We are creating a narrative around how to do things a different way. I’m using the podcast to share good news about how we can create better businesses and lives through compassion.
Wow! Can you tell us a story about a particular individual who was impacted by this cause?
I mentioned bringing Wanda Durant to speak to a group of business leaders in New York City about financial education.
During her talk about her struggles with financial literacy, a young man in the audience raised his hand to ask a question. He was an associate with one of the firm’s in attendance. He stood up and shared that he was homeless as a young adult, and experienced tremendous poverty. He was recently out of college and wanted her opinion on how to remove the mindset of poverty he held previously.
Silence and deep compassion enveloped the room, and the colleagues he sat with were a bit misty-eyed. She told him to come to her after the session so they could talk. It was such a beautiful moment because we allowed vulnerable and openness into the space.
Was there a tipping point that made you decide to focus on this particular area? Can you share a story about that?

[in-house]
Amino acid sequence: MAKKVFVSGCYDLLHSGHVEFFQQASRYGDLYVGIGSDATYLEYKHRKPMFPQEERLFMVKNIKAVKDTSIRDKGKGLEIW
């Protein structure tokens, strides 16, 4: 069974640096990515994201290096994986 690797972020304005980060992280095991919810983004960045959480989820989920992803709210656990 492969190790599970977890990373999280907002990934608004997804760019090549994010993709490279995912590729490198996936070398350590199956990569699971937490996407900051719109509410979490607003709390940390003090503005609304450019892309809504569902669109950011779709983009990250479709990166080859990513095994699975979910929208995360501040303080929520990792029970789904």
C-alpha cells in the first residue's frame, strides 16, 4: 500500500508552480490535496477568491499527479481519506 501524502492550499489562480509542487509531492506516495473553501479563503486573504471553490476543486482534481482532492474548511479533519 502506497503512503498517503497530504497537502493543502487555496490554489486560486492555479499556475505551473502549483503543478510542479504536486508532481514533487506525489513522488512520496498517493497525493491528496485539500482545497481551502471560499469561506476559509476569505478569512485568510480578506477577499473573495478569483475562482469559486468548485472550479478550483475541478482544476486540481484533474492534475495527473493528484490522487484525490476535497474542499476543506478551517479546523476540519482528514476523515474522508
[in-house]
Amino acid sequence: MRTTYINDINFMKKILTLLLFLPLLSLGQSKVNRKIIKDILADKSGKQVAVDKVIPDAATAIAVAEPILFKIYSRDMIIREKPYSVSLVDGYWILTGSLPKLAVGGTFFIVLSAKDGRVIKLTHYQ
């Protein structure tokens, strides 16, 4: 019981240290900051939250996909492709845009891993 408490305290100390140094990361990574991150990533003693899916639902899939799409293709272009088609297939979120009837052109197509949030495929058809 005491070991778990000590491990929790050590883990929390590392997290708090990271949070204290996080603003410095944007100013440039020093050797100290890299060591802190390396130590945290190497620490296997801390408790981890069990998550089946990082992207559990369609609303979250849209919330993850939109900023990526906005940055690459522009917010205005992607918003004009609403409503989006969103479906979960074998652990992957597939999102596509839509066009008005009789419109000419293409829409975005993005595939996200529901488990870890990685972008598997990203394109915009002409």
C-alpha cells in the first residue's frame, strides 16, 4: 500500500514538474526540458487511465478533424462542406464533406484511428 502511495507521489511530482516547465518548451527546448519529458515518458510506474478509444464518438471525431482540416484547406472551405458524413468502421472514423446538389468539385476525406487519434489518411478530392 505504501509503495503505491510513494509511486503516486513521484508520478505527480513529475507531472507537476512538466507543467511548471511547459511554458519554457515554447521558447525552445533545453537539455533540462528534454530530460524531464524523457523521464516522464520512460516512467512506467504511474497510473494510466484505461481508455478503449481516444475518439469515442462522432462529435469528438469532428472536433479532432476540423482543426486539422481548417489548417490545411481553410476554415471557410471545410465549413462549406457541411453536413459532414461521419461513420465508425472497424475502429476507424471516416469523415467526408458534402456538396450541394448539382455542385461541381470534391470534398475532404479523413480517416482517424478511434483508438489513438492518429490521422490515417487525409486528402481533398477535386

When I arrived at a huge investment bank as a marketing VP, I felt luckier than ever. I was a couple of months into a new lateral-move role, and was excited about my future. Bringing both my enthusiasm and my well-rehearsed pitch, I sat across from a woman with whom I was developing a relationship with and who I fully expected to mentor me toward being a more impactful marketer and evangelist for the firm. The lateral role would help me learn another customer segment. Also, I was invited to participate in the firm’s Diversity and Inclusion roundtable. After the mortgage crisis and the market crash of 2008, many people didn’t see banking as the most compassionate industry. My own friends gave me a double take when I would tell them about my latest career move in the field. Serving in the roundtable was an exciting way to change this perception.